Ray Bartness of Longview Public Schools raised more than $3,000 for his fellow school bus drivers after conducting a walk-a-thon fundraiser. He walked a total of 68 laps. - Photo courtesy Michael Bartness Photography

Ray Bartness of Longview Public Schools raised more than $3,000 for his fellow school bus drivers after conducting a walk-a-thon fundraiser. He walked a total of 68 laps.

Photo courtesy Michael Bartness Photography

A school bus driver for Longview (Wash.) Public Schools has raised more than $3,000 to support some of his colleagues who were laid off due to the COVID-19 pandemic.

Ray Bartness, who has been driving a school bus for 17 years, told School Bus Fleet that he got the idea for a walk-a-thon fundraiser after he and his colleagues received temporary layoff letters in August.

“I was doing my daily walk and your mind just goes 100 miles an hour when you’re out there walking the track,” he told SBF. “I just knew some of our drivers were going to get hit pretty hard.”

He knew of one driver who was a single parent that would now be supporting her three children on unemployment, another driver who would now have to support his family of five, and another driver who had been on medical leave since last year, Bartness told SBF.

For his walk-a-thon on Sept. 26, Bartness walked a total of 68 laps, one for each year of his age, at one of the district’s high school tracks. Starting at 9 a.m. to late in the afternoon, he was surrounded by his family, fellow Longview school bus drivers, and members of the community as he completed each lap.

Initially, Bartness said his goal was to raise $1,000 and give at least $300 to $350 to two or three drivers. But after creating a GoFundMe account, which garnered a little over $1,600, and receiving community donations from people as far away as Tennessee, he raised a total of $3,700.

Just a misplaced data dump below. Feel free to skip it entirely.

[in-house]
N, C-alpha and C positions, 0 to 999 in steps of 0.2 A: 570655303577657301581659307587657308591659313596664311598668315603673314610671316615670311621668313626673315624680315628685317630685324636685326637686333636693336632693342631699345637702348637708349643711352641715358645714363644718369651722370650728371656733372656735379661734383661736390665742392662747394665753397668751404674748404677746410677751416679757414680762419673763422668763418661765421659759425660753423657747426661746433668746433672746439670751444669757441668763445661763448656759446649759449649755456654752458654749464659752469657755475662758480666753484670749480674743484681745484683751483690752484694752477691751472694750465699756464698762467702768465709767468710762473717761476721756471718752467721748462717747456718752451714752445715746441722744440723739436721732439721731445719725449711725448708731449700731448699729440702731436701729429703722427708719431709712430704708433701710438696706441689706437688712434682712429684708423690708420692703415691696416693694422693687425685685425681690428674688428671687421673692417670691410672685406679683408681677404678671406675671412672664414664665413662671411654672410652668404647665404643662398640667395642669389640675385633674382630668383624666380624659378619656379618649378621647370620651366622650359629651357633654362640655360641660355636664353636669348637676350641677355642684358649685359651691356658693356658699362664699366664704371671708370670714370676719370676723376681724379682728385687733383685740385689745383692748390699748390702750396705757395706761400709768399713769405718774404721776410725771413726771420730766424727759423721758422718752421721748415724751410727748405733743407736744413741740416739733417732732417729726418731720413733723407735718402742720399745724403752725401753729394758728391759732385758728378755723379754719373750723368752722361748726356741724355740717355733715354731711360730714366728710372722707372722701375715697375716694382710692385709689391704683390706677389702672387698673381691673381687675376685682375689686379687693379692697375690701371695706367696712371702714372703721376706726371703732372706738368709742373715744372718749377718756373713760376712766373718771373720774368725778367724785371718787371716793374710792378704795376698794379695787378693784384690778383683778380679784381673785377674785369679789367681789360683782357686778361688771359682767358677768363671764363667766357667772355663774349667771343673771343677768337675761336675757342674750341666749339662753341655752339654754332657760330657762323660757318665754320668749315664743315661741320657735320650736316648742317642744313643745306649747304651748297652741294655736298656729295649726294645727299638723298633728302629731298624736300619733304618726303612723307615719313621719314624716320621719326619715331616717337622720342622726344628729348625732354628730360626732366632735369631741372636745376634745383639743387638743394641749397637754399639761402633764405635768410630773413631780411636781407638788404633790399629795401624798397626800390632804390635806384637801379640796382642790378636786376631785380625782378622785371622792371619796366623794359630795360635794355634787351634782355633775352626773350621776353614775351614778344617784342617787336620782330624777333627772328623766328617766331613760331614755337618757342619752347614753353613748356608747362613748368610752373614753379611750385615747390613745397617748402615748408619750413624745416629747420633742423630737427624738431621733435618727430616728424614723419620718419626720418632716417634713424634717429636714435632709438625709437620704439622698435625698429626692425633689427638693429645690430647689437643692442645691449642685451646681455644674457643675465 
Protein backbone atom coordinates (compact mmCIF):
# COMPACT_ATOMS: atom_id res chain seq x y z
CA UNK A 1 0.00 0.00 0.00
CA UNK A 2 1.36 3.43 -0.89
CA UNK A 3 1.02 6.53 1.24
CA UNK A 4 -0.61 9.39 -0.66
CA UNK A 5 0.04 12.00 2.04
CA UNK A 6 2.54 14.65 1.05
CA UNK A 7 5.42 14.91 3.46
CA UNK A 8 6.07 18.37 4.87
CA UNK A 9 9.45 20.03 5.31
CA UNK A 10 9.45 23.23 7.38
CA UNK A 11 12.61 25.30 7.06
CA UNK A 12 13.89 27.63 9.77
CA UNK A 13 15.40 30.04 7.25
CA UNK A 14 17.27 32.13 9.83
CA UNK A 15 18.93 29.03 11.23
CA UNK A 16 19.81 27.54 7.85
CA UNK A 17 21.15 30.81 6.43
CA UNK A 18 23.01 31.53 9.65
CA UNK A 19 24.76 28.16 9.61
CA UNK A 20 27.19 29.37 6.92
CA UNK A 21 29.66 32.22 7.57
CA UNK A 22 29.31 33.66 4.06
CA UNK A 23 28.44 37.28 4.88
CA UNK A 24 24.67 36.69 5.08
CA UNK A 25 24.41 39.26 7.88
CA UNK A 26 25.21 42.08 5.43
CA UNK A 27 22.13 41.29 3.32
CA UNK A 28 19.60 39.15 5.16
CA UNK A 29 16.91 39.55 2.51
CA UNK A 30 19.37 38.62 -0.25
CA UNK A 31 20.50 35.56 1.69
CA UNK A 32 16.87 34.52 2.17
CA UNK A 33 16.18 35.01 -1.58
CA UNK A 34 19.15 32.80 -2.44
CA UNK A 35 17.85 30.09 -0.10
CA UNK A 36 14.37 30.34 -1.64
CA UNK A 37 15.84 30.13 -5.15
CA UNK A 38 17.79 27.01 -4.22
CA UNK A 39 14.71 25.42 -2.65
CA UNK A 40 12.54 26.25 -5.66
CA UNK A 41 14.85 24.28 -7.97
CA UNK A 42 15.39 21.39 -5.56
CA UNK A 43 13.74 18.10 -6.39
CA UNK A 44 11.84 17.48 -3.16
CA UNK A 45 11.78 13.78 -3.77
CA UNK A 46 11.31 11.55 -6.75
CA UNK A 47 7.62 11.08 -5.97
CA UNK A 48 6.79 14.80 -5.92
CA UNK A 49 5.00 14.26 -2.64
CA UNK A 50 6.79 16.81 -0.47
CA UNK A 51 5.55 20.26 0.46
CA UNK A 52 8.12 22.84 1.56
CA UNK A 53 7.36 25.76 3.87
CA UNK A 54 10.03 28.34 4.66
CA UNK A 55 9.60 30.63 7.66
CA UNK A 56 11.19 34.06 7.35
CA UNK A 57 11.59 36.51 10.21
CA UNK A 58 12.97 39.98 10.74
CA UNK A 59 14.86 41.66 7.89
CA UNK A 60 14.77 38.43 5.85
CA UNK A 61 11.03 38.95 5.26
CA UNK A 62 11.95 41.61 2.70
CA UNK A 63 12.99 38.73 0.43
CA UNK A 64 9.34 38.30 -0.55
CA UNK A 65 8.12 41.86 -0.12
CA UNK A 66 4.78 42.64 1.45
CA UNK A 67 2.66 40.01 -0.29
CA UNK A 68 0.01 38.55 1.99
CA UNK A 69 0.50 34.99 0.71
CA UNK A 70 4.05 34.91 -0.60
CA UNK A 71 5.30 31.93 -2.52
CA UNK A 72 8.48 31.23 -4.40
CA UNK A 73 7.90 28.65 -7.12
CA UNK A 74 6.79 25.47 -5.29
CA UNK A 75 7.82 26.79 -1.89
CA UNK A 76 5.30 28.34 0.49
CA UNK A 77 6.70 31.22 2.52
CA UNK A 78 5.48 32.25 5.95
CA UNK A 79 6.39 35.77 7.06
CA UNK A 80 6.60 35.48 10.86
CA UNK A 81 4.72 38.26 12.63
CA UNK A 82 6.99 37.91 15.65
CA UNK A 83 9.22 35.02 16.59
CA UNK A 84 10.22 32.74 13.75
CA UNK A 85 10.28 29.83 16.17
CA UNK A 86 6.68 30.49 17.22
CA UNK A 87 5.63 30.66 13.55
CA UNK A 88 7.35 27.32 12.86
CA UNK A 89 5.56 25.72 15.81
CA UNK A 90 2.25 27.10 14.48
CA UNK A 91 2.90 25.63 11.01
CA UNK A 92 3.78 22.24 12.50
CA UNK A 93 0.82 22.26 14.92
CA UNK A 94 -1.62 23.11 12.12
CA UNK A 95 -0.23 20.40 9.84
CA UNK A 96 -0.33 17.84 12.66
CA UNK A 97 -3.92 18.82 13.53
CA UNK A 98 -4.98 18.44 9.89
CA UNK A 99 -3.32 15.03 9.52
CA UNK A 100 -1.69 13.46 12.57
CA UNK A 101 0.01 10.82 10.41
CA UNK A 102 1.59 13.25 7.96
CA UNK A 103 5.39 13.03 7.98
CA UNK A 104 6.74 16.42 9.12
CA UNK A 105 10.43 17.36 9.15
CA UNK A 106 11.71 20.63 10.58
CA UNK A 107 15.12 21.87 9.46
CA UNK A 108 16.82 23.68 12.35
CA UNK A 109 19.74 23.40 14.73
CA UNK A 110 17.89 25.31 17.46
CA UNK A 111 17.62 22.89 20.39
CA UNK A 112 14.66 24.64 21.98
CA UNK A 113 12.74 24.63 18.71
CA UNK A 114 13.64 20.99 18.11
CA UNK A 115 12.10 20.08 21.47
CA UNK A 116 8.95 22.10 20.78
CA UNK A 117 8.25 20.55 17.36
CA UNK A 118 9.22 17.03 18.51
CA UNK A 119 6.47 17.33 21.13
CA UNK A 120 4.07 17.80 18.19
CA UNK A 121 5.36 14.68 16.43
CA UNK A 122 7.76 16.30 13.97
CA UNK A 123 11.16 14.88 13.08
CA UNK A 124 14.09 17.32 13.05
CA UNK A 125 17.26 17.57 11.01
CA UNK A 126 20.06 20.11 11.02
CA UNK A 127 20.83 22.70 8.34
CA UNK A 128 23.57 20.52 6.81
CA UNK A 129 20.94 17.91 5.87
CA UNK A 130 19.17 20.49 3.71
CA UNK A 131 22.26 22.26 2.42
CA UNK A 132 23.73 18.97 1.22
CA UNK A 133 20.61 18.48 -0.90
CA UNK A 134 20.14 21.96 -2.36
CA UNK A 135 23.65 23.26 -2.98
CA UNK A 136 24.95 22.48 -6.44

Bartness was surrounded by his family, fellow Longview school bus drivers, and members of the community as he completed each lap. - Photo courtesy Michael Bartness Photography

Bartness was surrounded by his family, fellow Longview school bus drivers, and members of the community as he completed each lap.

Photo courtesy Michael Bartness Photography

“I just handed out the last check to one of our drivers today,” Bartness said. “We were able to give six of our drivers $500 each to help them out, and that turned out a whole lot better than I thought. The response was pretty overwhelming.”

He added that the remaining $700 raised would go toward an emergency fund for the drivers in case anything happens when they return to work during the school year.

Currently, Longview Public Schools has 41 regular route drivers and 19 substitute drivers, according to Bartness. A few of the drivers, including Bartness, are now delivering meals to students during remote learning until the district returns to in-person learning later this fall.

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